"Looking for the bottom" by Buttonwood; The Economist

How does one tell when the markets are cheap?... The best measure is the cyclically-adjusted p/e ratio which averages profits over a decade and pointed to market tops in 1929 and 2000, as well as the early 1980s. According to Professor Shiller, the ratio was 20.7 at the end of last week, whicn makes it around 19.5 after yesterday's fall. That is still above the long-term average of 16.4. The dividend yield is between 2 and 2.5%, on the FT's various measures; even adding 0.5-1% for buy-backs doesn't make that look cheap.


"Target and the New Frugal " by Michael Shulan; Seeking Alpha

"Target, other retailers deliver solid sales gains" by Thomas Lee; Star Tribune


"Want to Remember Everything You'll Ever Learn? Surrender to This Algorithm" by Gary Wolf; Wired Magazine

"Is Frugality Dead?" by Robyn Griggs Lawrence; Mother Earth News

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January 19, 2011

Not Fortune Telling, Just Good Sense

Crystall Ball

About two years ago, actually the date was November 10, 2008, I got the following email from a client and friend. It read:

Hey Ben,

Hope all is going well. Everything is going well here. I need your input on house that my wife and I are looking at. My wife and I are looking at a buying a foreclosure. We have submit an offer as soon as possible. My proposal is to use a substantial amount of my account as a down payment and then replace the money in my account when our current house is sold. I'm thinking that my current house may take a month to sale. Do you see any issues with this plan?... I look forward to hearing from you.


Client X

My response was:

Hey Client X,

Sorry you couldn't reach me. Feel free to call me on my cell at anytime. The voicemail was full because as you might guess, I've been getting a lot of calls lately...

I would really like to answer your question thoroughly. So that I cover most of the pro and cons of this financial decision, I will take a little more time to write something up. But, for your immediate gratification, let me say that I think the plan you have laid out has significant financial downside. That is not to say executing your plan the way you've spelled it out won't be the right thing for you and your spouse to do. It may suit your immediate lifestyle and emotional needs. However, financially, there are much better ways to approach the purchase of a new home given your circumstances and the current environment. In a nutshell, I think the plan as laid out would set you back financially but that your finances are not the only factors that should be considered. There are the lifestyle/emotional factors as well.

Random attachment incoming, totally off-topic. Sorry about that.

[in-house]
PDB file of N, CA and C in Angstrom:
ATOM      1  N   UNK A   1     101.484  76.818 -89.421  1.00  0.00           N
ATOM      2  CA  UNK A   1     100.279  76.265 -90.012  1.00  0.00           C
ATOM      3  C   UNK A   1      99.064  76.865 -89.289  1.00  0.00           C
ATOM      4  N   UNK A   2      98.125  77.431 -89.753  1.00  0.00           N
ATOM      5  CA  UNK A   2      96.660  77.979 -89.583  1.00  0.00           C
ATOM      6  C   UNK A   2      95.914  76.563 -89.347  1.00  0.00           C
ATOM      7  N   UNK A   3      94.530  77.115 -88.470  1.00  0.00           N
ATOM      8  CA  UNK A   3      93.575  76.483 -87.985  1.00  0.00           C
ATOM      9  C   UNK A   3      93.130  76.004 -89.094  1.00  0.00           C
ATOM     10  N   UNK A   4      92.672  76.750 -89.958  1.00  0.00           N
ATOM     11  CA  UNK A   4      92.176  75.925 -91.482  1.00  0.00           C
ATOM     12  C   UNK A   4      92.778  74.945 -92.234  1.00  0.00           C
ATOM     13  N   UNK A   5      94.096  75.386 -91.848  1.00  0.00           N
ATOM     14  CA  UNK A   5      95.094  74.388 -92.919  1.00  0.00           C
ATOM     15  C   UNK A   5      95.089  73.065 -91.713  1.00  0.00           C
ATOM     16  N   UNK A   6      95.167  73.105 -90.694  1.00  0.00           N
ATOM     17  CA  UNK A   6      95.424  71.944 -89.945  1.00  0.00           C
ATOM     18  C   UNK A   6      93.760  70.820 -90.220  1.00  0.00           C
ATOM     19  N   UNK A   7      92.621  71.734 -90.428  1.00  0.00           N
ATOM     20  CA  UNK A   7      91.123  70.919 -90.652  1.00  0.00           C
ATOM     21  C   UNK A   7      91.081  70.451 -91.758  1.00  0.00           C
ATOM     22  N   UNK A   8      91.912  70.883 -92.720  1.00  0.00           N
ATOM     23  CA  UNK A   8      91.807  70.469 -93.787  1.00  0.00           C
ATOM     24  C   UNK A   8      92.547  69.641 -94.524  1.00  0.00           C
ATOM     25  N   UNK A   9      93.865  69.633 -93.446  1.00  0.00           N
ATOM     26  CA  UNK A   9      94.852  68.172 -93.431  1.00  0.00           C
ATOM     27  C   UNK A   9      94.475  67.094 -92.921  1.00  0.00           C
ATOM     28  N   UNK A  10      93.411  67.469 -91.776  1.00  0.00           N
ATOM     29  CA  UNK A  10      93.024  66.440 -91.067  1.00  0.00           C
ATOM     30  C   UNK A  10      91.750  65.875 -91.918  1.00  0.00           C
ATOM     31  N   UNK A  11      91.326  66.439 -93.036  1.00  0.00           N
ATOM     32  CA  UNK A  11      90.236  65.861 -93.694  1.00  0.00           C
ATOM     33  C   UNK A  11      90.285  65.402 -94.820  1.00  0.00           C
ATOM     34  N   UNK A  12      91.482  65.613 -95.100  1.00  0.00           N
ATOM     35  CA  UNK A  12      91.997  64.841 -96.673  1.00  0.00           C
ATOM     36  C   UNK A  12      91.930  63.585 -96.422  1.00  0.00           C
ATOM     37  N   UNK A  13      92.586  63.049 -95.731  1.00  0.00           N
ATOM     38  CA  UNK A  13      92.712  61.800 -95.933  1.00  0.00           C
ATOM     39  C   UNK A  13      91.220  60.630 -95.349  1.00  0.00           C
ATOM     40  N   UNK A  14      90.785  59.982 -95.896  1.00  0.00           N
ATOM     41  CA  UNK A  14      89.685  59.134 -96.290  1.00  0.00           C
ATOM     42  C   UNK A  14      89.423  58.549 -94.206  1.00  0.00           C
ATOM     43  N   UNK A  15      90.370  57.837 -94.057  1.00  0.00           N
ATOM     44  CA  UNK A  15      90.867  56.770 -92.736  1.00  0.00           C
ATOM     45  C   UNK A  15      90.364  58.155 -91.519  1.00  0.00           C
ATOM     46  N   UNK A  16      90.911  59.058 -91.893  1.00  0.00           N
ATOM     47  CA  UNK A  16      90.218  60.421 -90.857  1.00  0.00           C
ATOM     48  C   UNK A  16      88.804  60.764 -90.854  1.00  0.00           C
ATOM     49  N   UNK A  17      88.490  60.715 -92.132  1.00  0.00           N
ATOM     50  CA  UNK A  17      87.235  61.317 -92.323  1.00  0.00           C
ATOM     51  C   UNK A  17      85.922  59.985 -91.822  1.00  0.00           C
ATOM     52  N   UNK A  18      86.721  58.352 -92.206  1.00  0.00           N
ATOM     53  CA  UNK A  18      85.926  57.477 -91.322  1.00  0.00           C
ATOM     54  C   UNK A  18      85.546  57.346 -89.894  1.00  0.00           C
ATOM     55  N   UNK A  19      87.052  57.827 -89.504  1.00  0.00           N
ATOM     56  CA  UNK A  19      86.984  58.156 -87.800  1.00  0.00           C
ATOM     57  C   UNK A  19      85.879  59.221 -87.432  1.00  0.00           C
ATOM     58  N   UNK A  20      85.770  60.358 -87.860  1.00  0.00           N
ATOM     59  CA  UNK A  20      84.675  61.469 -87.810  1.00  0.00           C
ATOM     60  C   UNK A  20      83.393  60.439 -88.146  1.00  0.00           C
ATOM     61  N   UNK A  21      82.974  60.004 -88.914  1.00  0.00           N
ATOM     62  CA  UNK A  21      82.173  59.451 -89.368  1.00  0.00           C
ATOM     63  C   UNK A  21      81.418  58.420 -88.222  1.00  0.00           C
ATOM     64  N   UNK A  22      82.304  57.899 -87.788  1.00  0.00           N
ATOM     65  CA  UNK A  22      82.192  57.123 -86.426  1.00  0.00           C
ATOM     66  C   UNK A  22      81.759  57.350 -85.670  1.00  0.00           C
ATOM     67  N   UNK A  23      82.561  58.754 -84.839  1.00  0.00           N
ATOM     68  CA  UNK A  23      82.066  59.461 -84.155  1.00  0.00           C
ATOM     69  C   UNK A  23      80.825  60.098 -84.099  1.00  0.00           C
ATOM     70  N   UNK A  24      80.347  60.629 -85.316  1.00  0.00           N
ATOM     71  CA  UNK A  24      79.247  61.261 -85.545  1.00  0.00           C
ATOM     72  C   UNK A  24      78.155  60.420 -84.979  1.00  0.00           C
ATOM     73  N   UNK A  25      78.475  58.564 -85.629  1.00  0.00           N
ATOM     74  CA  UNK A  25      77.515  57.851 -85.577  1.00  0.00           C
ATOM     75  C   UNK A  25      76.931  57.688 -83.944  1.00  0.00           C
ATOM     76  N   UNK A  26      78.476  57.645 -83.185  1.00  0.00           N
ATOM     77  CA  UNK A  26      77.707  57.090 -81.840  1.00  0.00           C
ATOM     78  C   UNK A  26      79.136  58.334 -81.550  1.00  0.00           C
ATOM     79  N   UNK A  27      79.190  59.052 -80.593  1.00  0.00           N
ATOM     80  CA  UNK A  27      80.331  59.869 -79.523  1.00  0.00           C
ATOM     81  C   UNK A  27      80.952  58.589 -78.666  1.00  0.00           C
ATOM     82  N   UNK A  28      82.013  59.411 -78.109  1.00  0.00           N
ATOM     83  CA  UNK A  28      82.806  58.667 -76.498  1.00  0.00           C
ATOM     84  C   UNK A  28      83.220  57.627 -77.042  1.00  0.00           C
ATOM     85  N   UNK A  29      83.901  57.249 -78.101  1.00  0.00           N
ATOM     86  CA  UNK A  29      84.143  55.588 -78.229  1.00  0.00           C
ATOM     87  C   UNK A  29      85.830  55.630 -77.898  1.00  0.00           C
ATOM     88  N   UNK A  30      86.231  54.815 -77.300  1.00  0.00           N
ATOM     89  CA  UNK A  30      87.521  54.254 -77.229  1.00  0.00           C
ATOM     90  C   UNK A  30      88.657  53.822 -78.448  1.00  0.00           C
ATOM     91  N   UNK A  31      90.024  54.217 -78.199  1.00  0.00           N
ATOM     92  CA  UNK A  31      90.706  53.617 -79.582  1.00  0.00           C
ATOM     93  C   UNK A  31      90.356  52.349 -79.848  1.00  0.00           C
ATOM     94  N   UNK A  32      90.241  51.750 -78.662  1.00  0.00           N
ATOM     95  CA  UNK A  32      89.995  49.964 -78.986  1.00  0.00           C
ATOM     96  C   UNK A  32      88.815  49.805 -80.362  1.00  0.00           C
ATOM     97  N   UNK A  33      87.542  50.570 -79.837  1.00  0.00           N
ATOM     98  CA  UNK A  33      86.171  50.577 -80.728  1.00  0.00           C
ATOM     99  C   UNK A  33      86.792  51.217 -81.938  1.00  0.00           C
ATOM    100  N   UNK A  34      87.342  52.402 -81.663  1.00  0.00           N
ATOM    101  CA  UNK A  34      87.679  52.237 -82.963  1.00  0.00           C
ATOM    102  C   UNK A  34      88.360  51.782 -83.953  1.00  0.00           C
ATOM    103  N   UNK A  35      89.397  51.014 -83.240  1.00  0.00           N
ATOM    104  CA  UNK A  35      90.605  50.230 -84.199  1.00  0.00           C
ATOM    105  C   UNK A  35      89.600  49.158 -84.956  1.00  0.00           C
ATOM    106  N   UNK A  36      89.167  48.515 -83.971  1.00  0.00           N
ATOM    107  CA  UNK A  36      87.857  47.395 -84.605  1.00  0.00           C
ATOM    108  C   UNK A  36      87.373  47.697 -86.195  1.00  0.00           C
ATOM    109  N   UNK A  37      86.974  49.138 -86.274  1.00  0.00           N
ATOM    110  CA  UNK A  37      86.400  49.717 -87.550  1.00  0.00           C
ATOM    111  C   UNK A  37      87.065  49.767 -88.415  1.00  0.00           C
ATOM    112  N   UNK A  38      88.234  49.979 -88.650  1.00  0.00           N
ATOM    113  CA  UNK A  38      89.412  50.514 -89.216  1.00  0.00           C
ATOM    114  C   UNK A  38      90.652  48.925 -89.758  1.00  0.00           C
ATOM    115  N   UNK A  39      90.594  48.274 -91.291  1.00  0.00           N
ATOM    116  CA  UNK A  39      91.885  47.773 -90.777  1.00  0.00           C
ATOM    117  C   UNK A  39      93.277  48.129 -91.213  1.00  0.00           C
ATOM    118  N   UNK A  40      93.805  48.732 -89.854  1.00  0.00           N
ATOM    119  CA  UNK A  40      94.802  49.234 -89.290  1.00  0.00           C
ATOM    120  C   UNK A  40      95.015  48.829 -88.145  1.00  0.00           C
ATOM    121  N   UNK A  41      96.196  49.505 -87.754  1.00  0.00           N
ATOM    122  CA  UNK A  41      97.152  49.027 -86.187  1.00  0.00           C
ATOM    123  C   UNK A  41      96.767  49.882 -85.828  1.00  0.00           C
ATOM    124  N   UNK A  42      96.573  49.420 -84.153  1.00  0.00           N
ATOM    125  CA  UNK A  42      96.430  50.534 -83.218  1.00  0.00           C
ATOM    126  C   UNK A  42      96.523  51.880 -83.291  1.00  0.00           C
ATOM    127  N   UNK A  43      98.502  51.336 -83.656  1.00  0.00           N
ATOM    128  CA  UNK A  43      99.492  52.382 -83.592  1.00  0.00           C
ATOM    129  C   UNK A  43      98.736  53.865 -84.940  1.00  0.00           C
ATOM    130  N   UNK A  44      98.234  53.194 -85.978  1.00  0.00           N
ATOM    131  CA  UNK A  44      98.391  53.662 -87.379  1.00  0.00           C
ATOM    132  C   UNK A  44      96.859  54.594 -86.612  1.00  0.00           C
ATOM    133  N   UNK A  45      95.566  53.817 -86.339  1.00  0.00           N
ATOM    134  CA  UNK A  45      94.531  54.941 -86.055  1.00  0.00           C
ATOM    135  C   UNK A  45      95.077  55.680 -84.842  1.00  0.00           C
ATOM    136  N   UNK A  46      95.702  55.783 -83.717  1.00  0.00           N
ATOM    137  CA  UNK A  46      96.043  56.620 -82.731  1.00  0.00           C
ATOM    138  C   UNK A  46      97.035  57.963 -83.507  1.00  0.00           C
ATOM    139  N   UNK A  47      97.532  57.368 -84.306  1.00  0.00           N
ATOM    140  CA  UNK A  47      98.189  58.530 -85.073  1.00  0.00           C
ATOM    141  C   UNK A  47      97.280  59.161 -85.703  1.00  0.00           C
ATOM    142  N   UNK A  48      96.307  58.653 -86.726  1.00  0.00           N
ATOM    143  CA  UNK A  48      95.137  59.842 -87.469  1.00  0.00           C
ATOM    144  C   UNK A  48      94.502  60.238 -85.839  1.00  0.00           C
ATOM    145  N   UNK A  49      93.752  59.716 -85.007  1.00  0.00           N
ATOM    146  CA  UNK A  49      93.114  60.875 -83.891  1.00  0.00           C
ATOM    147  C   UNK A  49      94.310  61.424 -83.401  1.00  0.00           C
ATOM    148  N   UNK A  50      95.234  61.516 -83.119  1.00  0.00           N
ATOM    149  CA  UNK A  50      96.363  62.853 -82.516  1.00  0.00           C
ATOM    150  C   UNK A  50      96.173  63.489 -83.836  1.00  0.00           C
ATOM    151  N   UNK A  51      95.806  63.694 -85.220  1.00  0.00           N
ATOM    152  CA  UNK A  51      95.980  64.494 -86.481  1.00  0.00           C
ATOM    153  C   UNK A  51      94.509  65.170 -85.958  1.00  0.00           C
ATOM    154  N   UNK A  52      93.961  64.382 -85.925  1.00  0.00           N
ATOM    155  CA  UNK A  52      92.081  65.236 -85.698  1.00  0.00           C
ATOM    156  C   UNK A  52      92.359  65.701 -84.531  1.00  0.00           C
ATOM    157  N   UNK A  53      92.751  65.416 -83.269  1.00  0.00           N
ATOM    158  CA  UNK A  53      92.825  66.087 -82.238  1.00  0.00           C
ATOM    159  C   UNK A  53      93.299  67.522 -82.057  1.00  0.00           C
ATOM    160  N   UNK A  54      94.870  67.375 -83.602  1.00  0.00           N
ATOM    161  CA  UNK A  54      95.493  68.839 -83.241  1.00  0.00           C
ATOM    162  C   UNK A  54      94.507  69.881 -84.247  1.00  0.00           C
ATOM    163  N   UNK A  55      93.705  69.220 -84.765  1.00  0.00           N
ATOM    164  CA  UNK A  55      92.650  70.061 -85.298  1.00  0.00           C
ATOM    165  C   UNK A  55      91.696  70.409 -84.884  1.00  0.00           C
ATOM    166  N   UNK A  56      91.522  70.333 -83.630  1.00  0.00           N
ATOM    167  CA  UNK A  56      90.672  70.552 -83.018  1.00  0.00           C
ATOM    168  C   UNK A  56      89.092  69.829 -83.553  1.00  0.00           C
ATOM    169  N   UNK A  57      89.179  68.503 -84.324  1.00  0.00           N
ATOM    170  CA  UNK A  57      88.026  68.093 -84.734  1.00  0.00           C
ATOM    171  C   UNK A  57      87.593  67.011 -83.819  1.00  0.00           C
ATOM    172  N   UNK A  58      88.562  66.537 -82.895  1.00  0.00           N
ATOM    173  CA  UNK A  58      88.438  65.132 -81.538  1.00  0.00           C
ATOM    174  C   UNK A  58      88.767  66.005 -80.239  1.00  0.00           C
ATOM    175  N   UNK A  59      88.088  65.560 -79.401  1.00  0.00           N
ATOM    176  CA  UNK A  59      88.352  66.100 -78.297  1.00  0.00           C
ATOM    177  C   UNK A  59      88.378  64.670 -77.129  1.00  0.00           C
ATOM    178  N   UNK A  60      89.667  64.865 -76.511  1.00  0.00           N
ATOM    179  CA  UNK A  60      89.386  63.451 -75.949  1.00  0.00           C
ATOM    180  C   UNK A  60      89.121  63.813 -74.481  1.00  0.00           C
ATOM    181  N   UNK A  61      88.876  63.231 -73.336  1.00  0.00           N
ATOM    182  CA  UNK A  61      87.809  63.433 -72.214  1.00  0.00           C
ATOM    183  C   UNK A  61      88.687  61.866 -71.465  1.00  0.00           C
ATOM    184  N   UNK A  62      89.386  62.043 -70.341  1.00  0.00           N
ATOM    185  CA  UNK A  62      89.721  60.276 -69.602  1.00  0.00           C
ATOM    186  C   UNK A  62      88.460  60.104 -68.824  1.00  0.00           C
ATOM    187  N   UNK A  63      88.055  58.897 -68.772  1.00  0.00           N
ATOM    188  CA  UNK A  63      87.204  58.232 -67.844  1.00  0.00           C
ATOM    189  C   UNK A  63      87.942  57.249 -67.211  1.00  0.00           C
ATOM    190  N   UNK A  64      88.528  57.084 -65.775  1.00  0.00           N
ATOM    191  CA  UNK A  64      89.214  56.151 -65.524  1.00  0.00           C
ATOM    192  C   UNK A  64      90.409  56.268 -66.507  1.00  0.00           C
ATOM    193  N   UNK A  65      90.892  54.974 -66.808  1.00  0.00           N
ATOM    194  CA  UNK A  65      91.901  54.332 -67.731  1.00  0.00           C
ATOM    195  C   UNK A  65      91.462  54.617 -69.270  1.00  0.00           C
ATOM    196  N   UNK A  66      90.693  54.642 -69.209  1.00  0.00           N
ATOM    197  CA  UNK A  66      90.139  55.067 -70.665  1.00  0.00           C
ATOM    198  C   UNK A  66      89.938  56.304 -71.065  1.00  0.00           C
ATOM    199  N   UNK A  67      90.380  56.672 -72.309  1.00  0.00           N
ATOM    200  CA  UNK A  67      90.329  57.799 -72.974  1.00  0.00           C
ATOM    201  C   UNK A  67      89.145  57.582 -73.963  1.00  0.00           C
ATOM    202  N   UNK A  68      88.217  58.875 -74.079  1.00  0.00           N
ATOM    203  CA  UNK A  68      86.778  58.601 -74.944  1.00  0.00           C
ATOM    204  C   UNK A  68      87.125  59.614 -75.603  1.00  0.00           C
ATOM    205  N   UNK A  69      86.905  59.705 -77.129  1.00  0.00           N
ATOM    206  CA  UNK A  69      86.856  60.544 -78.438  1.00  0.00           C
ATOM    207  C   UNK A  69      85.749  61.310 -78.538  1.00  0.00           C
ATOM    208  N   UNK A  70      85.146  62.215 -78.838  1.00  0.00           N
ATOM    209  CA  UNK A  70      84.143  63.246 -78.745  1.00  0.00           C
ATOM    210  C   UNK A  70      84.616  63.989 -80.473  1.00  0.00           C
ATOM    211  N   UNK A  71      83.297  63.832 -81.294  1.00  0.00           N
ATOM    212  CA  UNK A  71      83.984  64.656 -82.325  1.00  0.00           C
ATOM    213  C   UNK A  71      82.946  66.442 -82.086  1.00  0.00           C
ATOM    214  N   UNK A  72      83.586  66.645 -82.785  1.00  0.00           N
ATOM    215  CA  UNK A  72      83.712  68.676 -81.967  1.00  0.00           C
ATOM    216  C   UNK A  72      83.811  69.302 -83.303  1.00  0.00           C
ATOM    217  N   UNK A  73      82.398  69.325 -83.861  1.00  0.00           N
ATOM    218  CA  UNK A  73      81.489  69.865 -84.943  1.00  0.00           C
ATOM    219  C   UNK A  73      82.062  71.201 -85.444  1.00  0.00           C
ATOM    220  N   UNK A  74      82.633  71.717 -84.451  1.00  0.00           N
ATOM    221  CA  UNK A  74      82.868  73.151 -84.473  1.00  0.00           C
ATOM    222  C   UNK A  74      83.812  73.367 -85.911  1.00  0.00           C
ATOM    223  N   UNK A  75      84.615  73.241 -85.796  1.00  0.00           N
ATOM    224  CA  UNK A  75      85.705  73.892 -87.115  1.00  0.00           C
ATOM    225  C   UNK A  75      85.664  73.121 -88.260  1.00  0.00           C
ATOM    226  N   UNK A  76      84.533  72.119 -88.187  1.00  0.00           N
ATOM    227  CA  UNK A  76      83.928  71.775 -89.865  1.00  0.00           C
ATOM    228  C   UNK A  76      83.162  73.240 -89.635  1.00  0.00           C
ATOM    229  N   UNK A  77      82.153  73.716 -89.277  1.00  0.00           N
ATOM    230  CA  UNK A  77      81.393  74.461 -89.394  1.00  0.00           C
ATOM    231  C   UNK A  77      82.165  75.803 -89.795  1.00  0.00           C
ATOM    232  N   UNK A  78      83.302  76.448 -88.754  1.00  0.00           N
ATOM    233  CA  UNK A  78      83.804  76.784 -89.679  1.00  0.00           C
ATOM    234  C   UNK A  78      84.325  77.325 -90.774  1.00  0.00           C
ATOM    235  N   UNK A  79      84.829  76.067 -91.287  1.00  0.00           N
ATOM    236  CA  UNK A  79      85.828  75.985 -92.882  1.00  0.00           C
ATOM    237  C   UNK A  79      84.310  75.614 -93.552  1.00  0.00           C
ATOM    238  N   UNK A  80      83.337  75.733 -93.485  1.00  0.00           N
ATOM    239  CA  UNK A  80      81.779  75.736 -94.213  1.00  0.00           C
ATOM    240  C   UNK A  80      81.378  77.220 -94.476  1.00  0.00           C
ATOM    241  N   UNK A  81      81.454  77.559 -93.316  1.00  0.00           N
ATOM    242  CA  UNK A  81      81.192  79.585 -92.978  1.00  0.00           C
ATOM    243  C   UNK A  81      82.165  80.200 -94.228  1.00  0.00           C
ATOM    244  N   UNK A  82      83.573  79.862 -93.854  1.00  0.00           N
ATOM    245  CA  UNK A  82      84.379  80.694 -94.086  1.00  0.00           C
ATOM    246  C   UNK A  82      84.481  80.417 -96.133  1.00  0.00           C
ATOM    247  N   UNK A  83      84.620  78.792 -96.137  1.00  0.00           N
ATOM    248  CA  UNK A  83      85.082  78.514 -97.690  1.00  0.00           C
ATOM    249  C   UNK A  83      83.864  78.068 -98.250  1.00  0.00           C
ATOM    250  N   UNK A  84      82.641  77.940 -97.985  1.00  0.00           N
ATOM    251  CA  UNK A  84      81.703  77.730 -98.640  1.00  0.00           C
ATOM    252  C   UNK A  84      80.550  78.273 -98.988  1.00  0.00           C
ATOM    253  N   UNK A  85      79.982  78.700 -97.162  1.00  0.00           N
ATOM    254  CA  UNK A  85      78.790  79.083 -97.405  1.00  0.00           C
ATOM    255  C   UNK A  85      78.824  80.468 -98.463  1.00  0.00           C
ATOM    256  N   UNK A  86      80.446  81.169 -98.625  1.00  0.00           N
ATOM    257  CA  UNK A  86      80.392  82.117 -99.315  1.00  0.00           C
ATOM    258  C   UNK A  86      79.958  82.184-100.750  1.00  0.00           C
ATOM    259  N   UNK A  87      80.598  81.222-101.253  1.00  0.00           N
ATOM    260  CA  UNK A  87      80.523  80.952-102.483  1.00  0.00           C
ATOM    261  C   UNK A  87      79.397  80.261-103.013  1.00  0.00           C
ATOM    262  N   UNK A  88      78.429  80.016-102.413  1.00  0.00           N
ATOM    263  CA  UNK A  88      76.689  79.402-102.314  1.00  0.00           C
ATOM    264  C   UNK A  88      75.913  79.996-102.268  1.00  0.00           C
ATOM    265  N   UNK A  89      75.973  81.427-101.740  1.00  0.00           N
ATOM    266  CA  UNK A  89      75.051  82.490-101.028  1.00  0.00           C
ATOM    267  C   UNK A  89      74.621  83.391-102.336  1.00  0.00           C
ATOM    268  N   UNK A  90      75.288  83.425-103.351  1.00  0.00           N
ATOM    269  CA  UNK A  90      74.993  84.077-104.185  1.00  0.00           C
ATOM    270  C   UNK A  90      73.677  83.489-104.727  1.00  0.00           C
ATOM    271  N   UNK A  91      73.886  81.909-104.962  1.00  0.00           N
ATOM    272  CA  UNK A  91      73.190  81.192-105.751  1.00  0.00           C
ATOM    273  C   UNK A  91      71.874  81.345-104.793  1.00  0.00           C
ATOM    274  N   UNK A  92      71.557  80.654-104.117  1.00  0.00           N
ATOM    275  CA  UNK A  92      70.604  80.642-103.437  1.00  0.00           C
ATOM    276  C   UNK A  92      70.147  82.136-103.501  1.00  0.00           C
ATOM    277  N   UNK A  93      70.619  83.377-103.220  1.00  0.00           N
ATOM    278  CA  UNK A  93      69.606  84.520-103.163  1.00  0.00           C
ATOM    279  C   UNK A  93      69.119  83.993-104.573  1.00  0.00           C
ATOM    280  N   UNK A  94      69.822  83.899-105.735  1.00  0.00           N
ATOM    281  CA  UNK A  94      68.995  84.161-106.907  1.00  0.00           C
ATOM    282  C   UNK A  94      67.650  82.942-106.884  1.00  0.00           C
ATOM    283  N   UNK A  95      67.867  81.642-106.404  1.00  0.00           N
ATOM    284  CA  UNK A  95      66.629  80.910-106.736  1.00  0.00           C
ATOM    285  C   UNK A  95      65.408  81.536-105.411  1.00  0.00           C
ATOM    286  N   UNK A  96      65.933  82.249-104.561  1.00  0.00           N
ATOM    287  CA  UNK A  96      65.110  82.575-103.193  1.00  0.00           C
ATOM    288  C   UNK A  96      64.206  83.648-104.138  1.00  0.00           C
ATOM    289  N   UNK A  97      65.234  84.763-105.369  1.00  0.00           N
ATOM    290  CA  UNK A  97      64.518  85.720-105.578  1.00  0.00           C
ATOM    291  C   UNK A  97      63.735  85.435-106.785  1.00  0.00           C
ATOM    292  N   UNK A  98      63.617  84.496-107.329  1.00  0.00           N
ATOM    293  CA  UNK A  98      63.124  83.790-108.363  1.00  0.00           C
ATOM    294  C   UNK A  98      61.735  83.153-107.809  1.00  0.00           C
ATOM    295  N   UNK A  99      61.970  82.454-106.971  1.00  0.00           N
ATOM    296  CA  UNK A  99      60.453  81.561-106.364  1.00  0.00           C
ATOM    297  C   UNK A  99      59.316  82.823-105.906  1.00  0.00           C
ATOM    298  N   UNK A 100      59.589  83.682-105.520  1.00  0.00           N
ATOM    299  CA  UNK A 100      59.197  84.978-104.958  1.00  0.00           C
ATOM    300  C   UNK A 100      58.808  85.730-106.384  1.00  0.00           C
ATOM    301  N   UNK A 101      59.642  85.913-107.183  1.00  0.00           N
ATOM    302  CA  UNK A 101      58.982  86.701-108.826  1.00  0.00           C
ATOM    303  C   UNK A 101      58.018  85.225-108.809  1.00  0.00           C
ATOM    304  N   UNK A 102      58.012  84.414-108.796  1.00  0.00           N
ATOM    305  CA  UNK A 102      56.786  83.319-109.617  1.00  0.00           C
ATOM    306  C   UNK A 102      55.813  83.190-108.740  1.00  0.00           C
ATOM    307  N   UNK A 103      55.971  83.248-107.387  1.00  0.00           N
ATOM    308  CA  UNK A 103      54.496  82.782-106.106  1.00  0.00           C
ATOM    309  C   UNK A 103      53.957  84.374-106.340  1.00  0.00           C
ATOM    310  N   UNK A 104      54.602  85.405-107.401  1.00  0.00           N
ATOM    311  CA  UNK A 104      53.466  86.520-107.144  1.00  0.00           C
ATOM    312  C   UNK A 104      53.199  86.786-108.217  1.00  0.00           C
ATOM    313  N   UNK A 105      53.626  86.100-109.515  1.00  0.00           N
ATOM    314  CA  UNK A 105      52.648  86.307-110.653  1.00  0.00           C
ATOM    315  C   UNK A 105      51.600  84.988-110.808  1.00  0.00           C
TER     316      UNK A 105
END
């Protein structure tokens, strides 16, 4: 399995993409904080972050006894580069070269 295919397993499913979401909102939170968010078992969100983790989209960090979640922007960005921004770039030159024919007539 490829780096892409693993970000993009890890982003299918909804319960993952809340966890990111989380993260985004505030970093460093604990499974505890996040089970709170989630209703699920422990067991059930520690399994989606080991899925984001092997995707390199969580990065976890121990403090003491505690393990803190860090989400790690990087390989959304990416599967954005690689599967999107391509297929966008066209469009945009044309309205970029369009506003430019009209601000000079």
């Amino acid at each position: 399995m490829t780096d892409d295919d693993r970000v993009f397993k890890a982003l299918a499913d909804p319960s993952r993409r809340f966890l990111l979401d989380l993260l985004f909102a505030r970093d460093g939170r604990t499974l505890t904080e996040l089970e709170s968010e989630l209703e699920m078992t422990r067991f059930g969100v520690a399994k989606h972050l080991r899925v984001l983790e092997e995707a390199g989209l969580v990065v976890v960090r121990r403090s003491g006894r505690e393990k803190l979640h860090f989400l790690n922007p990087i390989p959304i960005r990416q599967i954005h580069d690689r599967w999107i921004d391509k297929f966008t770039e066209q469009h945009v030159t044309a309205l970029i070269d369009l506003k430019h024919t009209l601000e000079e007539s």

I will write something up for you that will explain more thoroughly the financial downsides tonight and email you promptly. I will be available to speak by phone anytime after 3pm tomorrow.

Til then,


The letter in its entirety can be found here. My advice then:

Continue reading "Not Fortune Telling, Just Good Sense" »

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November 19, 2008

5 Things To Be Thankful For In This Market (Part 1)

Source: Flickr by Trackrecord;

With the Thanksgiving holiday coming up and people somewhat depressed about the market and the economy, I tried to find some things to be thankful for in a tough environment like this. I thought I’d list a few, at least five, leading up to the holiday. The following is #1:

1.     The Teachings of Benjamin Graham:

Benjamin Graham is perhaps best known today from frequent references made to him by billionaire investor Warren Buffett. Besides giving us Security Analysis in 1934 and his 1949 classic, The Intelligent Investor, he gave us short but meaningful quips about keeping our collective heads as investors in any market, let alone a bear market where we have seen a 52% drop. Some of my favorites are: 

“Confronted with a challenge to distill the secret of sound investment into three words, we venture the motto, Margin of Safety.”

“Price fluctuations have only one significant meaning for the true investor. They provide him with an opportunity to buy wisely when prices fall sharply and to sell wisely when they advance a great deal. At other times he will do better if he forgets about the stock market and pays attention to…the operating results of his companies.”

“…in the short run, the market is a voting machine but in the long run it is a weighing machine.”

I wonder where Buffett would be without Graham.

Disclosure: none

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May 04, 2008

Handle Your Emotions

Benjamin Graham
"Individuals who cannot master their emotions are ill-suited to profit from the investment process."

-Benjamin Graham





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March 25, 2008

When Buffett Speaks, Obama Listens